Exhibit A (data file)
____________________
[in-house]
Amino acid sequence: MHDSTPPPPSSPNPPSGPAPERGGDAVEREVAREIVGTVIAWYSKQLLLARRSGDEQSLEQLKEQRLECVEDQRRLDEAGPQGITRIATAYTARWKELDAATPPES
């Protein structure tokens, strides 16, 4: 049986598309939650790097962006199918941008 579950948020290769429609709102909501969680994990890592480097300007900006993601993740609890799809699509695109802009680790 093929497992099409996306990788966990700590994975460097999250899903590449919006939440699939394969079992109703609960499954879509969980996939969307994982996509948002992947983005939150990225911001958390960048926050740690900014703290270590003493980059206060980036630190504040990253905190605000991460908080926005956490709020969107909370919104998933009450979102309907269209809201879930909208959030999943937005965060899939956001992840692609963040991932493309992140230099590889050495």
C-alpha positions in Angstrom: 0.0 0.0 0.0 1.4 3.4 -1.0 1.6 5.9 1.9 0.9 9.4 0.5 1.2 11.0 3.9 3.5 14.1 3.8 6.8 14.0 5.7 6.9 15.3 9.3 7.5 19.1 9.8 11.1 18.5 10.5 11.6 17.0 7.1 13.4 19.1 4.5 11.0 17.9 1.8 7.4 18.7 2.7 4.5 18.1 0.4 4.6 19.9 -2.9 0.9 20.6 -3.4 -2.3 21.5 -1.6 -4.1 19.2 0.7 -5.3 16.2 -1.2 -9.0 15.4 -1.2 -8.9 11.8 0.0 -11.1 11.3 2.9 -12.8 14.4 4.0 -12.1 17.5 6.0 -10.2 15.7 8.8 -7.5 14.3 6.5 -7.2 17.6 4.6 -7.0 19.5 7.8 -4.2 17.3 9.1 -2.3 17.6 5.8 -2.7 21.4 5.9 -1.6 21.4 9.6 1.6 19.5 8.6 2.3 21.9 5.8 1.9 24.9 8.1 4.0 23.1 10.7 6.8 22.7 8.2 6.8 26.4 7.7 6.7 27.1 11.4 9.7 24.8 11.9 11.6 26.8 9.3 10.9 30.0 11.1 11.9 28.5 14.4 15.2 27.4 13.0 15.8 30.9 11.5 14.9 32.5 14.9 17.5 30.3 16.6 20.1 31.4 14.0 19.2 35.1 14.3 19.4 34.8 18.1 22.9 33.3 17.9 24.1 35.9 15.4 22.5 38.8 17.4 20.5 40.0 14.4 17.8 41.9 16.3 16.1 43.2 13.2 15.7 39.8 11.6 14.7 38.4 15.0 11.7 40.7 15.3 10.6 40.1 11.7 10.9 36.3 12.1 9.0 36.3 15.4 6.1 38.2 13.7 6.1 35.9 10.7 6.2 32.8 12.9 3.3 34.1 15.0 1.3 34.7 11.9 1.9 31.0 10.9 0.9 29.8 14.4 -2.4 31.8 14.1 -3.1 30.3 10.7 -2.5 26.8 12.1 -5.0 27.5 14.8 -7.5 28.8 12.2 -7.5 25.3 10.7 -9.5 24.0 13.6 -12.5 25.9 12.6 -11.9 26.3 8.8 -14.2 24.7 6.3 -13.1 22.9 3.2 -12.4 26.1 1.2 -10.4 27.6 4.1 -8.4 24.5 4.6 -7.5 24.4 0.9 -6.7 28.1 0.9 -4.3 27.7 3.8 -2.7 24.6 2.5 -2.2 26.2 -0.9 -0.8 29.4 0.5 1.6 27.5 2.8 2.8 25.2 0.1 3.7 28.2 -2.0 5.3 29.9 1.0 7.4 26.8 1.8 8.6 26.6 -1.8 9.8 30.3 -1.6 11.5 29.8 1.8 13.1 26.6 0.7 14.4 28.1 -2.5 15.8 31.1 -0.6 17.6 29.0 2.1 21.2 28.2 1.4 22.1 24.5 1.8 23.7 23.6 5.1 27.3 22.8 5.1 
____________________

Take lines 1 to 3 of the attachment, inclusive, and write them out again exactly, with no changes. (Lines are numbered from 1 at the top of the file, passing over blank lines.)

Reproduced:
[in-house]
Amino acid sequence: MHDSTPPPPSSPNPPSGPAPERGGDAVEREVAREIVGTVIAWYSKQLLLARRSGDEQSLEQLKEQRLECVEDQRRLDEAGPQGITRIATAYTARWKELDAATPPES
């Protein structure tokens, strides 16, 4: 049986598309939650790097962006199918941008 579950948020290769429609709102909501969680994990890592480097300007900006993601993740609890799809699509695109802009680790 093929497992099409996306990788966990700590994975460097999250899903590449919006939440699939394969079992109703609960499954879509969980996939969307994982996509948002992947983005939150990225911001958390960048926050740690900014703290270590003493980059206060980036630190504040990253905190605000991460908080926005956490709020969107909370919104998933009450979102309907269209809201879930909208959030999943937005965060899939956001992840692609963040991932493309992140230099590889050495």